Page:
Recipe by Rinshinomori
Fabulous lemon marmalade with perfect balance of sweetness and sourness. The inspiration for this came from Gourmet Magazine. It is very important to remove foam and scum while cooking this marmalade to produce clarity to this marmalade. The pits work to jell this marmalade. This makes 3 pint size jars with a little leftover. Everything except the seeds are jarred (do not peel). Seeds are used for jelling only and later removed. This marmalade is for Meyer lemons. I have not tried this recipe with regular lemons.
Top Review by Sydney Mike
Was going to try this recipe with regular lemons, but a friend of mine, who often manages to come up with some of the hard-to-find ingredients that I want, was able to get me 10 Meyer lemons, so I made a batch & a half of this OUTSTANDING MARMALADE! She now has 2 pints of it, & I have what was left! Thank you so much for sharing a truly great recipe! [Tagged, made & reviewed for one of my groupmates in the Aus/NZ Recipe Swap #24]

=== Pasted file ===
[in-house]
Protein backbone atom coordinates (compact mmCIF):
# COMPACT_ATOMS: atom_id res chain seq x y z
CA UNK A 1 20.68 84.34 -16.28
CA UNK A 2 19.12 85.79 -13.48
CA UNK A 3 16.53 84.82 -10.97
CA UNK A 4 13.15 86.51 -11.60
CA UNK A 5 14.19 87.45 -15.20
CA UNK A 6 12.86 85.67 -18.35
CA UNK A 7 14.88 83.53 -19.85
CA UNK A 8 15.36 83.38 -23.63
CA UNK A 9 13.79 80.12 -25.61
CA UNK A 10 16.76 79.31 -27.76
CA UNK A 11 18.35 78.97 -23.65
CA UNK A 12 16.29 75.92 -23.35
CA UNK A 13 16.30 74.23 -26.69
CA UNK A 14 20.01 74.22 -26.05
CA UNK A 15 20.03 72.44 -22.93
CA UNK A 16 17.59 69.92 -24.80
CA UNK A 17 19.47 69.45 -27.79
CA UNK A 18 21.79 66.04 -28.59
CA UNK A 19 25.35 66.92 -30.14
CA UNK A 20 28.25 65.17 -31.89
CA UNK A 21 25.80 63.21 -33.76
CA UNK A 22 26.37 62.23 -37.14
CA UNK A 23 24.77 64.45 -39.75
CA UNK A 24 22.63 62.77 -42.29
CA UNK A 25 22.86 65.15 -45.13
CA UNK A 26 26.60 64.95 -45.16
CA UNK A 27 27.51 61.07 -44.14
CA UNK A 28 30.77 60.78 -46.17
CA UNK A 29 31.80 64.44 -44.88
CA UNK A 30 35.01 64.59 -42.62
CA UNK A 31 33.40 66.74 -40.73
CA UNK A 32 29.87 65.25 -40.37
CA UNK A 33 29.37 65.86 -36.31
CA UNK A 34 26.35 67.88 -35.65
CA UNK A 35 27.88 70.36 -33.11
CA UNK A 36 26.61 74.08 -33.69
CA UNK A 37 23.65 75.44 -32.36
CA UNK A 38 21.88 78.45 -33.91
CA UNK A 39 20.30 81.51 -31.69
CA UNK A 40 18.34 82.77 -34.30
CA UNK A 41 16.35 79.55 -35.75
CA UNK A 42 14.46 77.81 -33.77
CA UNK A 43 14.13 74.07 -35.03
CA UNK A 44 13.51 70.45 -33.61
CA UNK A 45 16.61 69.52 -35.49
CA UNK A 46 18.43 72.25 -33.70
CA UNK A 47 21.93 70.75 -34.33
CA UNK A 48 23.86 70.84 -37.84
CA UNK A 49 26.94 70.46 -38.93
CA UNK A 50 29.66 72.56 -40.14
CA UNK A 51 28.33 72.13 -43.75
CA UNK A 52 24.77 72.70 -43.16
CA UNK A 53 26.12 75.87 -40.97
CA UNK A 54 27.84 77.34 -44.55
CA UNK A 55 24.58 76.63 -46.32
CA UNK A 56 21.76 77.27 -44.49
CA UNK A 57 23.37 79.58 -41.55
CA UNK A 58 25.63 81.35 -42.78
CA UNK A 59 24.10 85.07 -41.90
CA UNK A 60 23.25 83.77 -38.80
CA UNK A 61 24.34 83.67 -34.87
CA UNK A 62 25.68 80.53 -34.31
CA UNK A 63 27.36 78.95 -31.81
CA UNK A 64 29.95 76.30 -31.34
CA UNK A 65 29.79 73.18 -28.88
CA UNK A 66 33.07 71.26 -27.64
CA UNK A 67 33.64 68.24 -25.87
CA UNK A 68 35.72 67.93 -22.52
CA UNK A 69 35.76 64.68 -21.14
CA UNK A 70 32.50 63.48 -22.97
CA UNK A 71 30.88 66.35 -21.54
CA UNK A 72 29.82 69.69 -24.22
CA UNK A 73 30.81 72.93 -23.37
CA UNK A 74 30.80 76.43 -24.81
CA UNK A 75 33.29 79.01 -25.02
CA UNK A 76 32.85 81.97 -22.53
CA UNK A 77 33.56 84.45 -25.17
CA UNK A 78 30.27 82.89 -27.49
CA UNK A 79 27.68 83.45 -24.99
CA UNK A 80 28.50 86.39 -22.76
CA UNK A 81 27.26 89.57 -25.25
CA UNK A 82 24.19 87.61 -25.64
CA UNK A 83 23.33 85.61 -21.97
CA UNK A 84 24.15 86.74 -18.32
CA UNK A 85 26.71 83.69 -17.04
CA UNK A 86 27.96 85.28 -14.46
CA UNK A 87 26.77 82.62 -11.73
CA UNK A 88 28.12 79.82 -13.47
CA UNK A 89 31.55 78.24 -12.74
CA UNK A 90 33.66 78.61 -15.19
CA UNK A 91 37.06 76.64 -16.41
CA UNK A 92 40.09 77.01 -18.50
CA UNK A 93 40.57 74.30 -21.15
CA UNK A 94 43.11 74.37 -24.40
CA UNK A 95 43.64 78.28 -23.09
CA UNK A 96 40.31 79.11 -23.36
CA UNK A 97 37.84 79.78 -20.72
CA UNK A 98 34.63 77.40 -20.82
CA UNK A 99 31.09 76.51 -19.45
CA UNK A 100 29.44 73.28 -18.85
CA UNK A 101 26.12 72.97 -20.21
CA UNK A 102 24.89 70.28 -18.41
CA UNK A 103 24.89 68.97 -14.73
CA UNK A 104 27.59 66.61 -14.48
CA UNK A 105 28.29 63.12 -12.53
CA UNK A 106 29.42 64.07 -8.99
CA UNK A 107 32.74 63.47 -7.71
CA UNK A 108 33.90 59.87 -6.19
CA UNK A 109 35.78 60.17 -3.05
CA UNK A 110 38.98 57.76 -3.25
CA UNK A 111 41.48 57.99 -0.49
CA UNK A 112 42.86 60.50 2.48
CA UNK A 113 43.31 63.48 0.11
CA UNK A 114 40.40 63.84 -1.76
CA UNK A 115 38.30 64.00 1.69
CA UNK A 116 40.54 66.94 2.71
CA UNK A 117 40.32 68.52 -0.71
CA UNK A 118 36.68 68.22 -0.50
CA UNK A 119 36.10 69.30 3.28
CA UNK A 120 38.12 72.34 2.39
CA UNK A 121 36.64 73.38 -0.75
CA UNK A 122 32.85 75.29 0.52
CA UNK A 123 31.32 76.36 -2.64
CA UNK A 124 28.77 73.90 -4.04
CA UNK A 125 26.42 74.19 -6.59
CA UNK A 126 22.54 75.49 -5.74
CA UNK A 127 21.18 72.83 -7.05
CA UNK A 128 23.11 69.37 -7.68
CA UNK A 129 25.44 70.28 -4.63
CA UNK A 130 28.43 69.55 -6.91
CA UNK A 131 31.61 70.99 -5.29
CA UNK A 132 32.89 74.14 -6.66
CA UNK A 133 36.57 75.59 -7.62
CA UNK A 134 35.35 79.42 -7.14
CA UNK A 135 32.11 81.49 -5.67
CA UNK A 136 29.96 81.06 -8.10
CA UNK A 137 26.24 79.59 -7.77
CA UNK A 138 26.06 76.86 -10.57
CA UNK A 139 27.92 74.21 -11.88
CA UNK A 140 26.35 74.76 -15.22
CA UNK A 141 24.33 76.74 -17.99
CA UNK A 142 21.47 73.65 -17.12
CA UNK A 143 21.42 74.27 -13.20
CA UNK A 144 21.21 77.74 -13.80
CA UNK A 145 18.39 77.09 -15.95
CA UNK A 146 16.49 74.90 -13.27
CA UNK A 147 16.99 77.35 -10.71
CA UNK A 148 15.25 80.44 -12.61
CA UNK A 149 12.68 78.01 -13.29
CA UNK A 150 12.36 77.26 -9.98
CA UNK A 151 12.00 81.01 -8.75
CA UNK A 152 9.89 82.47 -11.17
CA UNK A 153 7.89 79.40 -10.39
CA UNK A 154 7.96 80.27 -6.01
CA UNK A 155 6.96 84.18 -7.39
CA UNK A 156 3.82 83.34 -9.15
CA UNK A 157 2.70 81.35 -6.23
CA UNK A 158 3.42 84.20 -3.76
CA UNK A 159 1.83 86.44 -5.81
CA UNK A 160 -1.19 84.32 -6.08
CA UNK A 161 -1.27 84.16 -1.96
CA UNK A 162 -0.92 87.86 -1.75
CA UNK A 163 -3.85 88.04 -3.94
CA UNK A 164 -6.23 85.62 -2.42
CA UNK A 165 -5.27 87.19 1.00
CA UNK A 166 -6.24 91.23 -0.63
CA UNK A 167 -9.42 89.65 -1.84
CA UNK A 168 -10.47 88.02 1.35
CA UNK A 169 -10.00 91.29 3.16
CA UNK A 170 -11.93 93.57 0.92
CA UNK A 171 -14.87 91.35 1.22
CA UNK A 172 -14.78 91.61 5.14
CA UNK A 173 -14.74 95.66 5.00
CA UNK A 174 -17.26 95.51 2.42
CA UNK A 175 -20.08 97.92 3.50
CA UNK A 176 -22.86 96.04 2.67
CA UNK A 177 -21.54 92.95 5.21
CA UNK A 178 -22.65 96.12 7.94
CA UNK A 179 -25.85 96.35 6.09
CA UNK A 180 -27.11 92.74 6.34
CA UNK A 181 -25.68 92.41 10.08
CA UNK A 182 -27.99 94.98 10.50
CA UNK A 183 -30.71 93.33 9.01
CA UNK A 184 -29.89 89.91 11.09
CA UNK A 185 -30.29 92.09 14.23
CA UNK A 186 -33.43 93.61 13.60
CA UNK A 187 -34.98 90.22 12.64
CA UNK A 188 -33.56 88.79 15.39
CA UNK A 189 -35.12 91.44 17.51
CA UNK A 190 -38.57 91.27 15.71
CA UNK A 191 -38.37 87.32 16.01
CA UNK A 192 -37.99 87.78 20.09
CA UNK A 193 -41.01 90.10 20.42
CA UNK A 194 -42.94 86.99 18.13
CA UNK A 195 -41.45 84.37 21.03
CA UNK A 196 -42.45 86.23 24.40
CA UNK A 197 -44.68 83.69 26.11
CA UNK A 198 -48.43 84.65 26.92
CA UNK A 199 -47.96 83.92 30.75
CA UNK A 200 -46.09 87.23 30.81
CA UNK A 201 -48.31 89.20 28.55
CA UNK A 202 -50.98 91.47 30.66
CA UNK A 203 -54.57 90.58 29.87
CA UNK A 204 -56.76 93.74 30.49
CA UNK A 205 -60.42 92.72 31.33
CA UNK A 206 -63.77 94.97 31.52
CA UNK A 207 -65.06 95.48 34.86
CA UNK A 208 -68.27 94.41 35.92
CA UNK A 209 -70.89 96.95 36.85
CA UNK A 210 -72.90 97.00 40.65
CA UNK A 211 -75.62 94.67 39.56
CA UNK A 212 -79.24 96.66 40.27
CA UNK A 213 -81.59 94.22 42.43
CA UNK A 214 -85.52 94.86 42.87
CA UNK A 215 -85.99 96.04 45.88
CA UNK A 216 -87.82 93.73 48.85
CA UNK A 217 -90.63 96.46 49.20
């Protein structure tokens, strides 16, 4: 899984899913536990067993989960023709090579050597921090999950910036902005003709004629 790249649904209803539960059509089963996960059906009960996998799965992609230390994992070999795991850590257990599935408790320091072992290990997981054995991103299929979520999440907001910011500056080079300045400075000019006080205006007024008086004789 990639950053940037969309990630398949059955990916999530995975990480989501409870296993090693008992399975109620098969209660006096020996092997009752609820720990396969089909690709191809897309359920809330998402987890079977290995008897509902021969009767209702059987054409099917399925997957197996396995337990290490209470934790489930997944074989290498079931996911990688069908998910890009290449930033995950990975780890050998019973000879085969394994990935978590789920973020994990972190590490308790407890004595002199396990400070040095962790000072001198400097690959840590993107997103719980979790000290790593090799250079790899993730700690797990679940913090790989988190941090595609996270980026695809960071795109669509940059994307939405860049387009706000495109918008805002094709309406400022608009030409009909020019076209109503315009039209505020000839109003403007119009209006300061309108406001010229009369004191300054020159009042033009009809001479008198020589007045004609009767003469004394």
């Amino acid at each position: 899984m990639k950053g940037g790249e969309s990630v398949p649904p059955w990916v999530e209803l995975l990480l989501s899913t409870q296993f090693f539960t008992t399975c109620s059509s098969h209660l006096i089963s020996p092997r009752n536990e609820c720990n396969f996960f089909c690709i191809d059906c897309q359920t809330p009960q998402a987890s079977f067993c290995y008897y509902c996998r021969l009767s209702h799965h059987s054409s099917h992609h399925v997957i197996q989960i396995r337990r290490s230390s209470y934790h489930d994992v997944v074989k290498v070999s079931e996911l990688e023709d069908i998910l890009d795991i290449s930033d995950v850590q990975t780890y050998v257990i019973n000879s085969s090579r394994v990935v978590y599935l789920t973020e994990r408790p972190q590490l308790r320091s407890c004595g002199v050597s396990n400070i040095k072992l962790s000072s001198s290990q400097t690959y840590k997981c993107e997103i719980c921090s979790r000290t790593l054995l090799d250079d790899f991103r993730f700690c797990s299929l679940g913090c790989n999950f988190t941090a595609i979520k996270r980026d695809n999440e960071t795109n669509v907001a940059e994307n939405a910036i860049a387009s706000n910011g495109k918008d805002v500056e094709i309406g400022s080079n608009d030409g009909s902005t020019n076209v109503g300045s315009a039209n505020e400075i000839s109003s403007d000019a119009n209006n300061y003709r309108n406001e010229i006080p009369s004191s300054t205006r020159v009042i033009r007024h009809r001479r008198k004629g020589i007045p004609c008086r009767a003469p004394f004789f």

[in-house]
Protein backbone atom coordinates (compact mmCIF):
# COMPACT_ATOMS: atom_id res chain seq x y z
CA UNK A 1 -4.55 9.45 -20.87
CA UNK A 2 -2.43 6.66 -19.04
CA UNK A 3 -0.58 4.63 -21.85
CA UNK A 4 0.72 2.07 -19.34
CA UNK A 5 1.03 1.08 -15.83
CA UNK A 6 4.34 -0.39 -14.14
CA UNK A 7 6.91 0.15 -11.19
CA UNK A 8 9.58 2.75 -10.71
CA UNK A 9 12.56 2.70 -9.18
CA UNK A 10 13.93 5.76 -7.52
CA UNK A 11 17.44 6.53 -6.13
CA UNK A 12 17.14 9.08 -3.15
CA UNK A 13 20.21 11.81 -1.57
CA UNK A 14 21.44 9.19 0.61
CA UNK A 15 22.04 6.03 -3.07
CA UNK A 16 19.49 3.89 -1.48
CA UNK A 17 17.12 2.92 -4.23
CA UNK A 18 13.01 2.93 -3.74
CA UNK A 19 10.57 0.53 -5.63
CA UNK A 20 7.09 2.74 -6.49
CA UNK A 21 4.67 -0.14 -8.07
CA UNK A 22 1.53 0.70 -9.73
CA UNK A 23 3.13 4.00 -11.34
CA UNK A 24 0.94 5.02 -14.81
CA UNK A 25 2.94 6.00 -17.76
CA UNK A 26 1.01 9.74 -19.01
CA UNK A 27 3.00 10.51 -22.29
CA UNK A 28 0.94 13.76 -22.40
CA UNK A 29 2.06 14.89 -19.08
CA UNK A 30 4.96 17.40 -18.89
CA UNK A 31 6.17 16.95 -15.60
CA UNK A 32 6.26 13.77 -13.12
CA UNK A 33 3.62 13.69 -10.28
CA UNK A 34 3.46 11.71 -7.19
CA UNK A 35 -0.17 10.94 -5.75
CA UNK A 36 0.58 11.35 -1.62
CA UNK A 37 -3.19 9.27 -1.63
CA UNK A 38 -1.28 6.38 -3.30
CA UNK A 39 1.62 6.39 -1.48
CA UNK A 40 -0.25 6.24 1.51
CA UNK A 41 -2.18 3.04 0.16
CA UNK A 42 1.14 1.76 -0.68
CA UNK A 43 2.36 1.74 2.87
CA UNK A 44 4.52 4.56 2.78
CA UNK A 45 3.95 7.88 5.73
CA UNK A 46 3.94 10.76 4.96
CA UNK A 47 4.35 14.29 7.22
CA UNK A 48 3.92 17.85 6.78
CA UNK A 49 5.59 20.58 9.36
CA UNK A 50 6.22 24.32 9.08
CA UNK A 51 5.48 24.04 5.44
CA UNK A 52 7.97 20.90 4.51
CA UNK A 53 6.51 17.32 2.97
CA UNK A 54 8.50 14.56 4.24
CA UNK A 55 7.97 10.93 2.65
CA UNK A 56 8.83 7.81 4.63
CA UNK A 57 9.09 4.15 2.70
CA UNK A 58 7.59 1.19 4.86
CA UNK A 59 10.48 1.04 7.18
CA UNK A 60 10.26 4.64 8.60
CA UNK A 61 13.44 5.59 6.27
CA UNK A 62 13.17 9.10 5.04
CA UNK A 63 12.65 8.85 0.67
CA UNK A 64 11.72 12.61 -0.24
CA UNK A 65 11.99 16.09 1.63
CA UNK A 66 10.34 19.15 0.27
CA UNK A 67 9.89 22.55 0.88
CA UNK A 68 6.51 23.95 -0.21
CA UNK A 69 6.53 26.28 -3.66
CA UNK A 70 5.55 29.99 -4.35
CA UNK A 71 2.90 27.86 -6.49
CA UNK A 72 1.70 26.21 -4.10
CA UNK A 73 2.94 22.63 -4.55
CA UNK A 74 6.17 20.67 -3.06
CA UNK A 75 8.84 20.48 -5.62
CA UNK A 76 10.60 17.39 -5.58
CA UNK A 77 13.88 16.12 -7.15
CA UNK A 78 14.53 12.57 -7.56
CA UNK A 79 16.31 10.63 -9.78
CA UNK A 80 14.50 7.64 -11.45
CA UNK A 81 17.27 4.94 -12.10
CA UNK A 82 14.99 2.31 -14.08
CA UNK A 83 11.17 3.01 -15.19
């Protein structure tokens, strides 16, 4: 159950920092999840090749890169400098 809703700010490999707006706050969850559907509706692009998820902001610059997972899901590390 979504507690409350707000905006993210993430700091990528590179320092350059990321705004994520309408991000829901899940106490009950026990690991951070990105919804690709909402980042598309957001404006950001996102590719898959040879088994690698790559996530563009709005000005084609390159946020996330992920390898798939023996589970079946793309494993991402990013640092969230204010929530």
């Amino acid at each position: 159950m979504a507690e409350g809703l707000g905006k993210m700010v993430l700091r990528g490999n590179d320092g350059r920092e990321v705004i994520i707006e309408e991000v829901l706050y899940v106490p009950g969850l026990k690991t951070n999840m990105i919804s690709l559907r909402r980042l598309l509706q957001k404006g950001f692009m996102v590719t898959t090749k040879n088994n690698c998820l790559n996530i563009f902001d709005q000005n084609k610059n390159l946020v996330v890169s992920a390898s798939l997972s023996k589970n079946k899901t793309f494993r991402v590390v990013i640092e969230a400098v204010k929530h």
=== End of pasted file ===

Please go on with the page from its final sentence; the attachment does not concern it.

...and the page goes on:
Directions See How It's Made
- Halve lemons crosswise and remove seeds. Tie seeds in a cheesecloth bag. Quarter each lemon half and thinly slice. Combine with bag of seeds and water in a 5-quart nonreactive heavy pot and let mixture stand, covered, at room temperature 24 hours.
- Bring lemon mixture (including the bag of seeds) to a boil over moderate heat and add brandy. Reduce heat and simmer, uncovered, until reduced to approximately 4 cups, about 45 minutes. Stir in sugar and boil over moderate heat, stirring occasionally and skimming off all foam and scum until it reaches 215 to 220°F Remove the bag of seeds.
- Ladle hot marmalade into 3 pint size jars and wipe rims with dampened cloth and seal jars with lids.
- Put jars in a water-bath canner or on a rack set in a deep pot. Add enough hot water to cover jars by 1 inch and bring to a boil. Boil jars, covered, 15 minutes and transfer with tongs to a rack. Cool jars completely.
- Marmalade keeps, stored in a cool, dark place, up to 1 year.